Preparedness Tips for Snow & Long Power Outages

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Snow Storm Emergency Preparedness Tips

By now, you’ve certainly seen, experienced, or read about the massive snow storms that have struck across the US. We’ve seen the photos of bare shelves at the grocery stores caused by a run on the supermarkets and the fact that the snow and ice has kept supplies from being brought in. This just goes to show how important it is to be prepared ahead of a storm.

Heavy snow and ice can cause power outages due to the weight of the snow and ice on tree limbs and power lines. To help make sure that you and your family aren’t caught unaware and unprepared just follow these tips.

Winterize Your Home And Car

Preferably when the winter begins one should make sure that the house and the vehicles are winter ready. For those in the north this might mean making an appointment for putting on your winter tires. You should check your antifreeze levels and fill your trunk with a small shovel (for digging out), some sand or cat litter (for traction) a blanket, and some food/water.

You should also prepare your home by checking your furnace (or other heat source) and ready some emergency water and ‘easy to eat’ foods. A battery powered radio and/or a hand crank radio is good to keep abreast of what’s going on in the outside world. If you have a fireplace, stock up on wood. If you have a pellet stove, stock up on bagged pellets.

Pay Attention To Weather Forecasts

The National Weather Center in Norman OK has a handle on predicting the weather and their feeds go to multiple news agencies around the US. That battery or hand cranked radio will help you stay abreast of what’s coming storm wise. Most of the time you’ll have ample warning to get stocked up on the basics so that you aren’t trying to ‘run to the store’ in the middle of a storm. You can even set up storm alerts on your phone so that you can be ready.

Stay Home

When a major blizzard is predicted and you don’t have to go to work then STAY HOME. There are only so many men/machines on the road crews trying to keep the roads clear. You do not want to get stuck in a blizzard in your car. Stay home if you can.

If you absolutely must go to work, make certain that you have a full tank of gas and that you have emergency supplies in the vehicle. This includes the aforementioned items but you’ll also want a heat source. Is your cell phone charged? Do you have a way to charge your phone if the car dies?

Stock Up On Food, Water And Heat Sources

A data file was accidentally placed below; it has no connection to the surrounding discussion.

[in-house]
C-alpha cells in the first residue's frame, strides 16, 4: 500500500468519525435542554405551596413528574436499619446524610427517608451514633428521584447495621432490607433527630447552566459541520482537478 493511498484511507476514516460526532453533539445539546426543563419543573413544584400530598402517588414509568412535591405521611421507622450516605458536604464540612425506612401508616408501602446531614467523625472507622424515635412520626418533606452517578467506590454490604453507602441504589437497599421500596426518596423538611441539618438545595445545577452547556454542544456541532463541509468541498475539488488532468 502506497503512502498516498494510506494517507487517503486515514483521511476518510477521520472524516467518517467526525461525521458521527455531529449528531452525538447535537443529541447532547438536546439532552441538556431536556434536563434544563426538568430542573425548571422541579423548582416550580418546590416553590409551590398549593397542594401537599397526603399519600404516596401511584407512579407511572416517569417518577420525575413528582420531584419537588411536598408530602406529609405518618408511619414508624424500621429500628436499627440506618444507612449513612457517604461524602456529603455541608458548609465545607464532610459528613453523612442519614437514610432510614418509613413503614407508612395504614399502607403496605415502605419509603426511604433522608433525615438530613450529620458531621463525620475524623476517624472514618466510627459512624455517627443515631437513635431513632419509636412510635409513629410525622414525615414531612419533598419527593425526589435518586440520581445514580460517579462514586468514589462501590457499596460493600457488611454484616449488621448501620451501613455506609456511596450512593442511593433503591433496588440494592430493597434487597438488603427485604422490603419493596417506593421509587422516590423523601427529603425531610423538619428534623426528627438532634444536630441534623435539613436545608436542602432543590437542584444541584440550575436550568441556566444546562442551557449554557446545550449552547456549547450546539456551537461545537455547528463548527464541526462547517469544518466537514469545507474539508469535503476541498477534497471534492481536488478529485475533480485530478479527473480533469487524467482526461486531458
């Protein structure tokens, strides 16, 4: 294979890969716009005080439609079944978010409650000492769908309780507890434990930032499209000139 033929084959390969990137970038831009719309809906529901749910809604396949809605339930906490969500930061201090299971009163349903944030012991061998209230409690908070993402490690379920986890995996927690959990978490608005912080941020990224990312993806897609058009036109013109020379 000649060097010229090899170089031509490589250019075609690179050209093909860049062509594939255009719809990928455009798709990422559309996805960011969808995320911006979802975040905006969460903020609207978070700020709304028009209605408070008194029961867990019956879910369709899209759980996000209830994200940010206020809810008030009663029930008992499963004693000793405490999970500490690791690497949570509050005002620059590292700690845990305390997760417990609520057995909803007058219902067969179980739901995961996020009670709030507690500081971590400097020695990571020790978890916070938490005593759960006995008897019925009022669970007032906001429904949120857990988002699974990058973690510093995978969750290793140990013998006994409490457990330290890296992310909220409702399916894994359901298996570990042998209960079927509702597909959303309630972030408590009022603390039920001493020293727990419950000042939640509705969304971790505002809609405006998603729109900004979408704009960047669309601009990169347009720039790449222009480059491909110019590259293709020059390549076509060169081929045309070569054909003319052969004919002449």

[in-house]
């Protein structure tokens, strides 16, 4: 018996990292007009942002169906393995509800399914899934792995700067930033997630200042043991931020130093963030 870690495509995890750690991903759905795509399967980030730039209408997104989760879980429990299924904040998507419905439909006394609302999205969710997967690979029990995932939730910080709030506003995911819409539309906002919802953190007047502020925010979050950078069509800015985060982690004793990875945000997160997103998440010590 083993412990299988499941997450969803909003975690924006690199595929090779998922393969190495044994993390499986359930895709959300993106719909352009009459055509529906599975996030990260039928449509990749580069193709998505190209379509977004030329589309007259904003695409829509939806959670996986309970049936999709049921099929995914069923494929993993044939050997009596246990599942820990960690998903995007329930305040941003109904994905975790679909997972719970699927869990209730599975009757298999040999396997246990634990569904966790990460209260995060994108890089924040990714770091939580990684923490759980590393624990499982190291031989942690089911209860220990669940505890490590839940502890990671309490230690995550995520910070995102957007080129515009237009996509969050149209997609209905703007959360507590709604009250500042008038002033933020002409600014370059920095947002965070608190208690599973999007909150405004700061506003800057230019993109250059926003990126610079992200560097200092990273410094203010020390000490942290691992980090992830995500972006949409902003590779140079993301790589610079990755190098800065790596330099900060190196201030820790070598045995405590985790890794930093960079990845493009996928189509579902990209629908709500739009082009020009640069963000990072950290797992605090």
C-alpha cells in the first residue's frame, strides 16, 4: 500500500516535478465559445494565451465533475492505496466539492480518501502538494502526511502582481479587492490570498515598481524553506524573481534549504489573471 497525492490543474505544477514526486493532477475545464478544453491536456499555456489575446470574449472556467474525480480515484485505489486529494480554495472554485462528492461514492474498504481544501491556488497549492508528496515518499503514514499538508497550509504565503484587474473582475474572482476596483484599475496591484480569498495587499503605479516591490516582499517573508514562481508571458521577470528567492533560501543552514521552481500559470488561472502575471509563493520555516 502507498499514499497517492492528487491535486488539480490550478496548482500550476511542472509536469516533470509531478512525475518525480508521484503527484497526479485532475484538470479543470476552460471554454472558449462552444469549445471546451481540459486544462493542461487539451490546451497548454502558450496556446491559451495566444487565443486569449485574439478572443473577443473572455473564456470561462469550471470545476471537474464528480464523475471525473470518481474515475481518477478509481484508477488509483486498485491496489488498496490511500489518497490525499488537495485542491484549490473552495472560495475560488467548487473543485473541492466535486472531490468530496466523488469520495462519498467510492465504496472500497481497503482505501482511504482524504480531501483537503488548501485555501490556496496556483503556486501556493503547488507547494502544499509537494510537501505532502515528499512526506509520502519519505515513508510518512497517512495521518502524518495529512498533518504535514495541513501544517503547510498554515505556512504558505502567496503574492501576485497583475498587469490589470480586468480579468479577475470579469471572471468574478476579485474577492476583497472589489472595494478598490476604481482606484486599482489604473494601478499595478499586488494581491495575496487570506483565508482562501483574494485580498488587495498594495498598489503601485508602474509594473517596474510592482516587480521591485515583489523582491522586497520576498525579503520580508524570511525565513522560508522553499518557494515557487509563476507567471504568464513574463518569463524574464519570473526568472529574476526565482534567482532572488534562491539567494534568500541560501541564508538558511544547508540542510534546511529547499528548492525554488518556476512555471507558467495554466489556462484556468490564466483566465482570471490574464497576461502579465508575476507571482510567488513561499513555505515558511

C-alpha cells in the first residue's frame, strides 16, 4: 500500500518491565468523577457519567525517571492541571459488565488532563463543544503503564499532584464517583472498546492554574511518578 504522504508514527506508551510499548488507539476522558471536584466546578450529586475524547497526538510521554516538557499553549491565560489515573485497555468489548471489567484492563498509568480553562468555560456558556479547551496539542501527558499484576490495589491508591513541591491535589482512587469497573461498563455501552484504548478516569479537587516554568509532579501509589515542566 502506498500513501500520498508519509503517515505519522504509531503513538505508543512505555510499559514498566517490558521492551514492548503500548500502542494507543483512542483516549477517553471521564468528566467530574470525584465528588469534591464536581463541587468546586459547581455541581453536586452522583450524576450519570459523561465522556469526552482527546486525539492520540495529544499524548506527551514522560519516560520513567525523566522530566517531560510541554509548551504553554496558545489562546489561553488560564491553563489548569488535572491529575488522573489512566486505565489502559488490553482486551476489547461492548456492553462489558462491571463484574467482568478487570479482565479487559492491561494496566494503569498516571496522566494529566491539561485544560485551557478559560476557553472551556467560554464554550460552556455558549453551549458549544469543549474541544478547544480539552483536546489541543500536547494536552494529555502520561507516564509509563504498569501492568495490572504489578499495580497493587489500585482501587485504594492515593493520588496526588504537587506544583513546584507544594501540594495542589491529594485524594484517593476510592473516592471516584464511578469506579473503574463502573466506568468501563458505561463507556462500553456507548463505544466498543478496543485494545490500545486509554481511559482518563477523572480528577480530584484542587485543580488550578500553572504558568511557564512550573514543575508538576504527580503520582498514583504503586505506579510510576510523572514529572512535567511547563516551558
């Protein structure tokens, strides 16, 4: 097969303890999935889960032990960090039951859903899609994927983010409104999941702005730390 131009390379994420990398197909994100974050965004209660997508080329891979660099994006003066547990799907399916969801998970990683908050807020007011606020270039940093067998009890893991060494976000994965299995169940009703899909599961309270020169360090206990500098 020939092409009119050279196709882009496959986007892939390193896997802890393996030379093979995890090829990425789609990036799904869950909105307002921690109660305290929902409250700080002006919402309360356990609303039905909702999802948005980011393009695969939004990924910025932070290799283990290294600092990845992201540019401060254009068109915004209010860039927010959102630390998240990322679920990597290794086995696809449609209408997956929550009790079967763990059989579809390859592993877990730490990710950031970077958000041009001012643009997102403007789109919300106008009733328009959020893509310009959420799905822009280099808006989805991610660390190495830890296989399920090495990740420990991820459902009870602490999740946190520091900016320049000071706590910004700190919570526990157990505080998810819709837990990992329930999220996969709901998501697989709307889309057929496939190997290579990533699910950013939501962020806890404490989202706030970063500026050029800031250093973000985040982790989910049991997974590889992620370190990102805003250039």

It’s good to have some foods that don’t require cooking and can be eaten right out of the package. Store some Pop-tarts for the kids, crackers and canned fish, vienna sausages. If you have a heat source such as a fireplace or wood stove (or even gas/propane) you can heat up canned goods easily. (Does your gas stove require electricity to start?) Stock up on flashlights and candles (and matches). WAIT until the storm passes before attempting to clear stacked snow from the roof or drive. You don’t want to have an accident when it’s not possible for emergency crews to get to you.

Longer Power Outages

Have you ever been without power for more than a few hours? Most power outages around here are caused by a lightening strike, a car hitting an electrical pole,a tornado, or ice breaking the power lines. Most of the time the outages only last a few hours. One pole can be replaced pretty quickly, a mile of poles naturally takes longer. But what if the power was out for days? Or weeks? Have you thought about how you’d function?

Alternative Sources Of Power

Sure, you can prepare for a small outage with your backup heat source and canned food but you should consider adding an alternative method of power to your stores. Do you have a small power bank that can charge your cell phones or other small devices? Consider getting one and start to think about a whole home generator.

Longer Term Food Without Electricity

The food in your freezer will be fine for a short power outage. Just keep the opening to a minimum. If the power outage lasts you should begin to consume the foods from the refrigerator first, then the freezer. However, if it’s truly cold in the room where the freezer is you might even be ok for a while longer. You can even move your frozen foods to an ice chest and place outside. (Not advisable in bear country.)

Got an outside grill? If the blizzard’s over you can begin to cook on the grill. That is if you’ve stocked up on fuel. This could be different depending upon the type of grill you own. Gas powered? You’re probably ok as long as it doesn’t have an electronic ignition. Propane? Have you stocked up on filled canisters? Wood? Charcoal? Always use a grill OUTDOORS.

Staying Warm Without Power

So how do you keep warm? Of course you’ve updated your home insulation, right? Close your shutters, close your curtains and drapes and consider placing blankets over the windows and on any cold walls. You can even move everyone into one room to avoid trying to heat the whole house. Bundle up, wear layers, get out the sleeping bags and down comforters.

One winter after we first moved out here to the country there was a major ice storm which took out the power for days. Since we’d ‘just’ moved here we had not yet stocked up on wood for the fireplace and were forced to cut down a tree and haul it into the house in order to have some way to keep warm. We all bundled up around the fireplace, heated canned goods in the fireplace and played board games. We all survived and you will too with just a little forethought, planning and action.